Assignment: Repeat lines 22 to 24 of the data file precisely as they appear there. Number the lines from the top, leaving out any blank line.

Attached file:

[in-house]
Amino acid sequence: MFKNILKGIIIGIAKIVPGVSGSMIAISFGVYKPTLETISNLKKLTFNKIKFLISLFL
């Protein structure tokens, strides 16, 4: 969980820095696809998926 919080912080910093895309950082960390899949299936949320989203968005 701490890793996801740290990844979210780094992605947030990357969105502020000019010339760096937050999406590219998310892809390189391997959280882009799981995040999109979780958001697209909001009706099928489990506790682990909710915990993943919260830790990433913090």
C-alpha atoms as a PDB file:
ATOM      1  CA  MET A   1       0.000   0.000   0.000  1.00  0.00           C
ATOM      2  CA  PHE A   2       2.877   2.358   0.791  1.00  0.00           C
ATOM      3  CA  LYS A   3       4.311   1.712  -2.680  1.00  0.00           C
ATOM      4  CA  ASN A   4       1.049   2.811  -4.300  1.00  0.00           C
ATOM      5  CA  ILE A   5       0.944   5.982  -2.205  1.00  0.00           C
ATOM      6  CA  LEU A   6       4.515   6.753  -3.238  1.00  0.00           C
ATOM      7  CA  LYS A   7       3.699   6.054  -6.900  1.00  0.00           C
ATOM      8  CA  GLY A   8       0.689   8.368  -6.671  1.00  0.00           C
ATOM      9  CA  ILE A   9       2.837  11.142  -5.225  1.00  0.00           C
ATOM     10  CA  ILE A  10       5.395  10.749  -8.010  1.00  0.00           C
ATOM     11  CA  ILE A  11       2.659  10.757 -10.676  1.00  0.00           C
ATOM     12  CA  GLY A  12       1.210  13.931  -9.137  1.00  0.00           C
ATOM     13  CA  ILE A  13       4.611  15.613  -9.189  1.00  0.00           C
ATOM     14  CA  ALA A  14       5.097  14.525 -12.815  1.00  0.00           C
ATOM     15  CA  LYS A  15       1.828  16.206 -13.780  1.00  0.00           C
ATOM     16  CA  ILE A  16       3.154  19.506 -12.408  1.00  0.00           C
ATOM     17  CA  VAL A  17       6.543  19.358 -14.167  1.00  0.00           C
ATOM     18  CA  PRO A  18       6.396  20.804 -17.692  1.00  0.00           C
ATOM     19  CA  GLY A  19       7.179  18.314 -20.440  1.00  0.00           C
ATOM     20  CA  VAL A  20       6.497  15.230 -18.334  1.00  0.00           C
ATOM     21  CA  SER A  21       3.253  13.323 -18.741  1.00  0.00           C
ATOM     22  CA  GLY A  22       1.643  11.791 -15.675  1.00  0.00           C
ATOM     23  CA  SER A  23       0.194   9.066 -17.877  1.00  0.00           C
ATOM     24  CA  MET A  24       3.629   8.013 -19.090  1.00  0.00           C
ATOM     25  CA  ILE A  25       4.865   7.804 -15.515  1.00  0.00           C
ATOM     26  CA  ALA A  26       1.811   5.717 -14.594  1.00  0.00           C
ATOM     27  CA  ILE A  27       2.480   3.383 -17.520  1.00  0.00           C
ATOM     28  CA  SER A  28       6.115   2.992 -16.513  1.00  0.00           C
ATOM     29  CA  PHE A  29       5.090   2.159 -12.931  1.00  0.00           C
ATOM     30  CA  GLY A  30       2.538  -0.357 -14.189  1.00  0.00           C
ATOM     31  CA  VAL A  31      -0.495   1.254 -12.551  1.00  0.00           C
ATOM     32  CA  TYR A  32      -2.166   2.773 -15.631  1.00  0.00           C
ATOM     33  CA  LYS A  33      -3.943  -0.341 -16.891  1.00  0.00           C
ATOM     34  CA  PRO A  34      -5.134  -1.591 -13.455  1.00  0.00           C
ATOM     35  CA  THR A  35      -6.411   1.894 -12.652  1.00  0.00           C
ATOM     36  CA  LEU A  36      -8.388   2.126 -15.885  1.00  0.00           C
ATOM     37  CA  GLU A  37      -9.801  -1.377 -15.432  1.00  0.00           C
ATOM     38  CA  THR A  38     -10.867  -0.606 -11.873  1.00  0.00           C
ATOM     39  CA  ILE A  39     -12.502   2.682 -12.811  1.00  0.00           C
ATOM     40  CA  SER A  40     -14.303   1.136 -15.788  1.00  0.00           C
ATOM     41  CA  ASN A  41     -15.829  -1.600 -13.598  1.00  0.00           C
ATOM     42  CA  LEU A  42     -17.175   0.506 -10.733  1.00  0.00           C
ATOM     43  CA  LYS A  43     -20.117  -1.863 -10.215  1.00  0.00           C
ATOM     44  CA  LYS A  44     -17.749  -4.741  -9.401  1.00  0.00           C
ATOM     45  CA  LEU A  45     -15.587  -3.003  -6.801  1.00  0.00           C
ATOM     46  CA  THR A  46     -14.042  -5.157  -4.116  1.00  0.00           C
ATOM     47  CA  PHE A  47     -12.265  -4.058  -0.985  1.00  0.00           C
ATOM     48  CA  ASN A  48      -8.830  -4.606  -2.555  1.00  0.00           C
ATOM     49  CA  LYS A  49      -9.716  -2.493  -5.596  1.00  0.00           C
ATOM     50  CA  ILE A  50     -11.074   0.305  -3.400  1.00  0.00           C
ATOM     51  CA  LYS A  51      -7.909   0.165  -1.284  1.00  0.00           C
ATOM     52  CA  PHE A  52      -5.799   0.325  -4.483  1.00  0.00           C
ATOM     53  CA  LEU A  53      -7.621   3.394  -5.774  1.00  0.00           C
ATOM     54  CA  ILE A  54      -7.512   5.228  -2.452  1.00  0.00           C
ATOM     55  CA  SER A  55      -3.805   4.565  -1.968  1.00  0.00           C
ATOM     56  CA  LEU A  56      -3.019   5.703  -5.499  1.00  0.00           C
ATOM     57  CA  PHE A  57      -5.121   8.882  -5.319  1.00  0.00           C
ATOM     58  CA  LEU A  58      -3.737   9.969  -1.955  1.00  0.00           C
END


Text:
ATOM     18  CA  PRO A  18       6.396  20.804 -17.692  1.00  0.00           C
ATOM     19  CA  GLY A  19       7.179  18.314 -20.440  1.00  0.00           C
ATOM     20  CA  VAL A  20       6.497  15.230 -18.334  1.00  0.00           C